When I was about eleven, my mother decided the time had come for me to learn about the facts of life.
“You see,” she said. “All flowers have pollen. Do you know what pollen is?”
“Yes,” I said. “We learnt about it in bio class.”
“Oh well, then you know how flowers are made.”
“Well, that’s how babies are made.”
“You heard me.”
End of discussion.
My mother is not the most gifted of storytellers or a person accustomed to providing explanations, especially those that make her feel uncomfortable. A consummate Aquarian, her mind keeps wandering too much for her to stick to a single line of thought.
It’s as if she has a million streams running through her mind constantly – some of them quite bizarre – and when she’s in the relaxed company of her family, particularly her children, she no longer feels the need to keep all of them at bay long enough to follow one line down to its logical completion.
She used to drive me insane, for example, by asking the world at large, right in the middle of a bedtime story, whether she’d remembered to check the locks on the doors before coming up for the night. It wasn’t so much the fact that her mind was elsewhere or that she was ruining the story that I resented but that irritatingly vague expression on her face, coupled with the inconsequential [my father would have double checked in any case] nature of her question that I hated.
Children are never so critical of anybody as they are of their mothers and I was a terrific example of that mindset. I couldn’t understand why she persisted in talking aloud to herself and if she had to talk to herself, why couldn’t she at least address herself, say, in the manner of a character out of the French New Wave cinema? Maybe then I wouldn’t feel like I had the dizziest mother in all creation but rather the most enigmatic and therefore cool mother ever.
I didn’t understand then that Ma’s was a reflexive habit learned in childhood when she was often the only person who would listen to what she had to say.
Their house was full of people, all of them gregarious and opinionated and constantly in each other’s company. No matter how large your house, when you’re one of seven kids, you get used to the constant crowd, not to mention the cacophony. Added to that was the amount of time they spent with the neighboring children.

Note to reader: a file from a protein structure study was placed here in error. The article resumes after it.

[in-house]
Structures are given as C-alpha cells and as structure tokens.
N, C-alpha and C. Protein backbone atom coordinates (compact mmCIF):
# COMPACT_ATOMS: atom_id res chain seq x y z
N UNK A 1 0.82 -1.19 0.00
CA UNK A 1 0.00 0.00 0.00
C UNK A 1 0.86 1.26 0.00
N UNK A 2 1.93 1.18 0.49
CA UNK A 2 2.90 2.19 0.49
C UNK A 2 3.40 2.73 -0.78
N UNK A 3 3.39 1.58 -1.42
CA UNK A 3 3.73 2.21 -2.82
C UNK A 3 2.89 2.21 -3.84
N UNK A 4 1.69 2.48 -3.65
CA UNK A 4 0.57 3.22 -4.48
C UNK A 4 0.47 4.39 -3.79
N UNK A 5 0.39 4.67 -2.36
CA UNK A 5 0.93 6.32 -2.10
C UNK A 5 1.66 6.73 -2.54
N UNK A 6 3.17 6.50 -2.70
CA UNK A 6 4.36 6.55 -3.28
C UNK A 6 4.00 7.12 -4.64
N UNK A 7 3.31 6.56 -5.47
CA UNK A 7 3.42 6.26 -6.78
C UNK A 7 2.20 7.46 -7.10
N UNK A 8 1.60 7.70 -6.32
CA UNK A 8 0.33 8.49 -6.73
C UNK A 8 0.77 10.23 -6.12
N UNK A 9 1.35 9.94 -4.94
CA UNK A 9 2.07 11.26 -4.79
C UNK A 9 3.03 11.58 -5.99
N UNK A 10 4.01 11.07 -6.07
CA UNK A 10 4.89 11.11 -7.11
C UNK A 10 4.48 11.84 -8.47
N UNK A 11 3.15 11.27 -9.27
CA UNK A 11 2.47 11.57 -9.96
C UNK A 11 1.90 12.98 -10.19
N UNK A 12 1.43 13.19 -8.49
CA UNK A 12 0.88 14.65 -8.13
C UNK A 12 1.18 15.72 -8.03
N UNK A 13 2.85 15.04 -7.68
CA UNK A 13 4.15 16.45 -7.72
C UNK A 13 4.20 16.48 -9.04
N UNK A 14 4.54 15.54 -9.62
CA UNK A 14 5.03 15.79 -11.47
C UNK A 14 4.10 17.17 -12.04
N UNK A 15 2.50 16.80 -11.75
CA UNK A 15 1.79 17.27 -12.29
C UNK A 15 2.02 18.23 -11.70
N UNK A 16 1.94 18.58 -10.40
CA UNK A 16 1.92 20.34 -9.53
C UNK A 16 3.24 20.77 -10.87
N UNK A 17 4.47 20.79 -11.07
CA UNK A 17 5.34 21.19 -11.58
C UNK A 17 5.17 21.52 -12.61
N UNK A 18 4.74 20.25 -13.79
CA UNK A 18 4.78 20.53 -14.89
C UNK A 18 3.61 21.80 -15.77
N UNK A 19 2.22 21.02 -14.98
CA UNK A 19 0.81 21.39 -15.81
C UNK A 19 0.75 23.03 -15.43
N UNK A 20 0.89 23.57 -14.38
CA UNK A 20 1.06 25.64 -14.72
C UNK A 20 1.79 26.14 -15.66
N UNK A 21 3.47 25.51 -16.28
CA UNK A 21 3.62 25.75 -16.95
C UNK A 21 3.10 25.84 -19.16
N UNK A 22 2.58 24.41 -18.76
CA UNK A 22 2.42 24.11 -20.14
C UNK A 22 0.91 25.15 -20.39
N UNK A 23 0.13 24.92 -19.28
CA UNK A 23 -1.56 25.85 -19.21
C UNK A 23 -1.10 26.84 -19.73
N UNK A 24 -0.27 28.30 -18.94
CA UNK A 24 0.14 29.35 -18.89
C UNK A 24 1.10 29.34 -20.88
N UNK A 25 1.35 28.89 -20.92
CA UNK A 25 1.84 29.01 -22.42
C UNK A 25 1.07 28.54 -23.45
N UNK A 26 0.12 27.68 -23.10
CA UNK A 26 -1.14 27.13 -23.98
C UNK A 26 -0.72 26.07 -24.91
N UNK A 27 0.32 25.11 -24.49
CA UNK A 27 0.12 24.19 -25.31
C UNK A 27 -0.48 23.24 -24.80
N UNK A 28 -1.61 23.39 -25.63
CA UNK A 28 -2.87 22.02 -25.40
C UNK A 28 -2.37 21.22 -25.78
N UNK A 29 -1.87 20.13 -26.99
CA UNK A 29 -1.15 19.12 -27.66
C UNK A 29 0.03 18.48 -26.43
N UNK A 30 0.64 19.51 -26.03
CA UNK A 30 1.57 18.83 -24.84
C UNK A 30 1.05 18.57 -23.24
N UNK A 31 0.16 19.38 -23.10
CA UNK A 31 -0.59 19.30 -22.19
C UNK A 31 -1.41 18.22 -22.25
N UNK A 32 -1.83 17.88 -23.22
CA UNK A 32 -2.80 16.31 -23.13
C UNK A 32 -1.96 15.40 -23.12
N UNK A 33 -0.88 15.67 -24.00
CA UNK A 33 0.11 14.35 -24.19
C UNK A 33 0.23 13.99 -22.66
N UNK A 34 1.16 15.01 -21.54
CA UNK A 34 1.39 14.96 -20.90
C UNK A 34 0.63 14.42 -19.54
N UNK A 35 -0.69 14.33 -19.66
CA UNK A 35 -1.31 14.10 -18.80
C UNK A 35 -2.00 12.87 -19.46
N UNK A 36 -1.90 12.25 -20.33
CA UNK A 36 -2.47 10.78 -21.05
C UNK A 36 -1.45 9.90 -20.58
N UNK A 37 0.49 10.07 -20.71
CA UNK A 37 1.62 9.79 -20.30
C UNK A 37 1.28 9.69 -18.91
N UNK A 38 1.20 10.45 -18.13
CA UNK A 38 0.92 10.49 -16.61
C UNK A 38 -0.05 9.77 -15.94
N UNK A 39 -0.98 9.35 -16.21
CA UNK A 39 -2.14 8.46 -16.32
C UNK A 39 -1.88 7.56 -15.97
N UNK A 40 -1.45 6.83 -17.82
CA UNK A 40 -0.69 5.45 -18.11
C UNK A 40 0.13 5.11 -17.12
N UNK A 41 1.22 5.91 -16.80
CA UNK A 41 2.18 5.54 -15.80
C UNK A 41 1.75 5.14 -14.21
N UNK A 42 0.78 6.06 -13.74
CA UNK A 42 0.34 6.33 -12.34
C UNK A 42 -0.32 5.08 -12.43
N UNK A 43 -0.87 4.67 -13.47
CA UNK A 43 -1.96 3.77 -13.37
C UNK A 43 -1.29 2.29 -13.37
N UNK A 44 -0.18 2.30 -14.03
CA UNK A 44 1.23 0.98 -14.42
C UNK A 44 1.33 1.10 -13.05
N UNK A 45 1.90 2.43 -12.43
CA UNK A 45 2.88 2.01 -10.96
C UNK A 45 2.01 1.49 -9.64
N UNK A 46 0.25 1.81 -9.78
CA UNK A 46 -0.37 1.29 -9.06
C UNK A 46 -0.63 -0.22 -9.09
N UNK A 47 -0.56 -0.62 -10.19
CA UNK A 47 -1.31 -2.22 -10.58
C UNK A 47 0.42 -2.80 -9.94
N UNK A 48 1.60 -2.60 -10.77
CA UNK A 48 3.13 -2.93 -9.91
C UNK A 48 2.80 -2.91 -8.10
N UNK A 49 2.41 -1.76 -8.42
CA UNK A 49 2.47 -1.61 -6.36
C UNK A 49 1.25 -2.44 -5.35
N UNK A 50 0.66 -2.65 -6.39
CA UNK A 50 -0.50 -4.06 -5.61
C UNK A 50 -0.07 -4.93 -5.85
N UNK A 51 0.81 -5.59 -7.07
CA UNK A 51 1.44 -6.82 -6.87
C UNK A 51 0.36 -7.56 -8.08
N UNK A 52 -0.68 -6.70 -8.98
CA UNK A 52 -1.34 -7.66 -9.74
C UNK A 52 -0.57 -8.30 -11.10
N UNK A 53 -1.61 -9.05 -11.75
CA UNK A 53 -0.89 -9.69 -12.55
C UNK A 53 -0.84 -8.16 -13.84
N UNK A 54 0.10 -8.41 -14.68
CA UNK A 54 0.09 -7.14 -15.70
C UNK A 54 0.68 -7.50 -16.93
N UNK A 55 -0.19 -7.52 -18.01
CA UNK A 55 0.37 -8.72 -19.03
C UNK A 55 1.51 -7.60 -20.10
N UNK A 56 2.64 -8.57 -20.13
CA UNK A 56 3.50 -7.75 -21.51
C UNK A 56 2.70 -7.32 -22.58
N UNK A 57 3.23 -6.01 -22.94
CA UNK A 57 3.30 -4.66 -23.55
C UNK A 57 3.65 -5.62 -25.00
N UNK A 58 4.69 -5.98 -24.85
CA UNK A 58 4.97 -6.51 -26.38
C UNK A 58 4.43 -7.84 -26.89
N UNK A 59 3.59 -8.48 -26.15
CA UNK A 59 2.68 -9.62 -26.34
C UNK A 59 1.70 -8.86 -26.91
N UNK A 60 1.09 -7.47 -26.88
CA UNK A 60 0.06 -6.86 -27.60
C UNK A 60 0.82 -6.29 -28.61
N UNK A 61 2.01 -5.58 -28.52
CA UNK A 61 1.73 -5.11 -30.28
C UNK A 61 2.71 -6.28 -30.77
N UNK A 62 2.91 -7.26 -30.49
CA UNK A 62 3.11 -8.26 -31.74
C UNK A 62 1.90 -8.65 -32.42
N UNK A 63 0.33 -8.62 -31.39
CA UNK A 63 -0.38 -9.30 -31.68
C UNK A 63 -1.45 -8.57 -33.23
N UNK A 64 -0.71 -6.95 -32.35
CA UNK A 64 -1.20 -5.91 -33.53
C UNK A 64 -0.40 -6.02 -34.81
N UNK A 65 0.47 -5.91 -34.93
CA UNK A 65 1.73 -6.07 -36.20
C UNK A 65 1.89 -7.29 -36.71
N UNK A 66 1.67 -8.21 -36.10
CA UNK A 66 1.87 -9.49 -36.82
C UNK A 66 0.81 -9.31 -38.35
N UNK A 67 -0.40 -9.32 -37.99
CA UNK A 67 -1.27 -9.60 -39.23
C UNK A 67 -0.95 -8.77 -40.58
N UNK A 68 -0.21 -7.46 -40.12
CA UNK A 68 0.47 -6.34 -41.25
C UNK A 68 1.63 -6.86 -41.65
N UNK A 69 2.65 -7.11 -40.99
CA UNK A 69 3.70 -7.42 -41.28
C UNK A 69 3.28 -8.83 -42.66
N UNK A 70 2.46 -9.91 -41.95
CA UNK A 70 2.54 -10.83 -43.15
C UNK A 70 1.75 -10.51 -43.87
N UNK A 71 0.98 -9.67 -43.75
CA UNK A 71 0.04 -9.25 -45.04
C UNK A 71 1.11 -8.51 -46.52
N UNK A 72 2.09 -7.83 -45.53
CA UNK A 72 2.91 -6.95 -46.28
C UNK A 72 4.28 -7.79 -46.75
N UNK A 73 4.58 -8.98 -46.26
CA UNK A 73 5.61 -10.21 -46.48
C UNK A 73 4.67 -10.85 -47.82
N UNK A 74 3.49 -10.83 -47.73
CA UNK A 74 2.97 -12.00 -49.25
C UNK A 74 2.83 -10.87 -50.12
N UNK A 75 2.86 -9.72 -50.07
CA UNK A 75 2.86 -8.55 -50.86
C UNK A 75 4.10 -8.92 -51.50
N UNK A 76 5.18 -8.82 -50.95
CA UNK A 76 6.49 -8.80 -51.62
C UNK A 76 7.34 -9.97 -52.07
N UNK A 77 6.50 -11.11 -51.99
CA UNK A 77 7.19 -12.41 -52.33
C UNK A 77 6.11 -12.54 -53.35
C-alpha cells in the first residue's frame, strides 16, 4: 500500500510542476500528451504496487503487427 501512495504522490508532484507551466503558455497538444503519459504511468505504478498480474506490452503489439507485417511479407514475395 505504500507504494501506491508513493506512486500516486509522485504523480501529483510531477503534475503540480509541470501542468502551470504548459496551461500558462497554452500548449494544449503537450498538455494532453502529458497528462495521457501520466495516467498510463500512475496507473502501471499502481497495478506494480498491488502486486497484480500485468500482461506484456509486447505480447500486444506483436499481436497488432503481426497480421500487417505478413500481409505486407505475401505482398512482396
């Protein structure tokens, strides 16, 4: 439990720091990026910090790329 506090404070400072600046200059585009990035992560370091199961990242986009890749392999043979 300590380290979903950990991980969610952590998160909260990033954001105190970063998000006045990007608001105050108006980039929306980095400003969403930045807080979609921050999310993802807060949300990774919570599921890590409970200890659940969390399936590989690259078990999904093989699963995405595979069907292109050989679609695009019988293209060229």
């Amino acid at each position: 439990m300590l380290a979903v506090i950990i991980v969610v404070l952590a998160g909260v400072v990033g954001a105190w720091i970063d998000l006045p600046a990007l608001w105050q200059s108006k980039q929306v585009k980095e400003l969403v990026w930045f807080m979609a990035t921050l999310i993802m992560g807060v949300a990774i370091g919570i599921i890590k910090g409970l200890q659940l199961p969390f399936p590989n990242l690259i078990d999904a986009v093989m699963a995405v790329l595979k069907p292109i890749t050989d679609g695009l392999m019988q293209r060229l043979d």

They grew up surrounded by large families – across the street, behind the house, on the way to school… children they laughed and fought and played with. Decades later, each of them still remember names, dates, the order of siblings, who married whom, whose father did what, where everyone moved to, where everyone used to live, what this person brought for lunch, the clothes that one used to wear – they were an extended family that spent almost every waking moment with each other, their parents only too glad to have the horde out of the house for a little while.
But in all those people, somewhere along the line, Ma got lost. She was always part of a crowd. Everything was community property – your parents, your clothes, your books, your make-up. At school, you were always someone’s sister. At home, you were always one of the kids.
When she would tell me about her childhood, it always sounded wonderful to me – all that noise, all that laughter, all those pranks you got up to in the company of children your age.
Of course, I was thinking about it as a child who’d grown up without ever having met another one her age until she turned four. My playmates had been adults, my conversation and make believe spent in the company of my aunts and uncles or the servants when they were free. To me, the thought of all those children growing together seemed exotic.
But to Ma, it meant nobody was paying her any attention. In that family full of extraordinary women, she wasn’t the dependable eldest or the cherished youngest. She wasn’t the most beautiful, she wasn’t the most gifted. She could paint very well but it wasn’t her calling in life, she could sing beautifully but her elder sister was the star. She chose to be a rebel.
Rebellion meant shorter skirts copied from the dashing Anglo Indian girls at the convent, to be hastily bundled away when her father was in town. It meant make-up passed to her on the sly by her elder sisters, now married and living far more unfettered lives. In childhood it meant leaving her hair uncombed. They were all little things and none of it so seriously violated the norms of good behavior that her parents were ‘dishonored’, but they were little needles under her mother’s skin that Ammamma took pleasure in remembering at great length whenever I was being a pest and Ma began to complain.
At these times, I would always want to know more while Ma would retreat into silence. She’d get an odd look on her face, part-ashamed, part-proud and part-rueful. When, later on, she finally told me about those years she spent trying to be different, I didn’t know if she wished she had never done those things or if she wished she’d done more.
But rebellion didn’t stretch to marriage.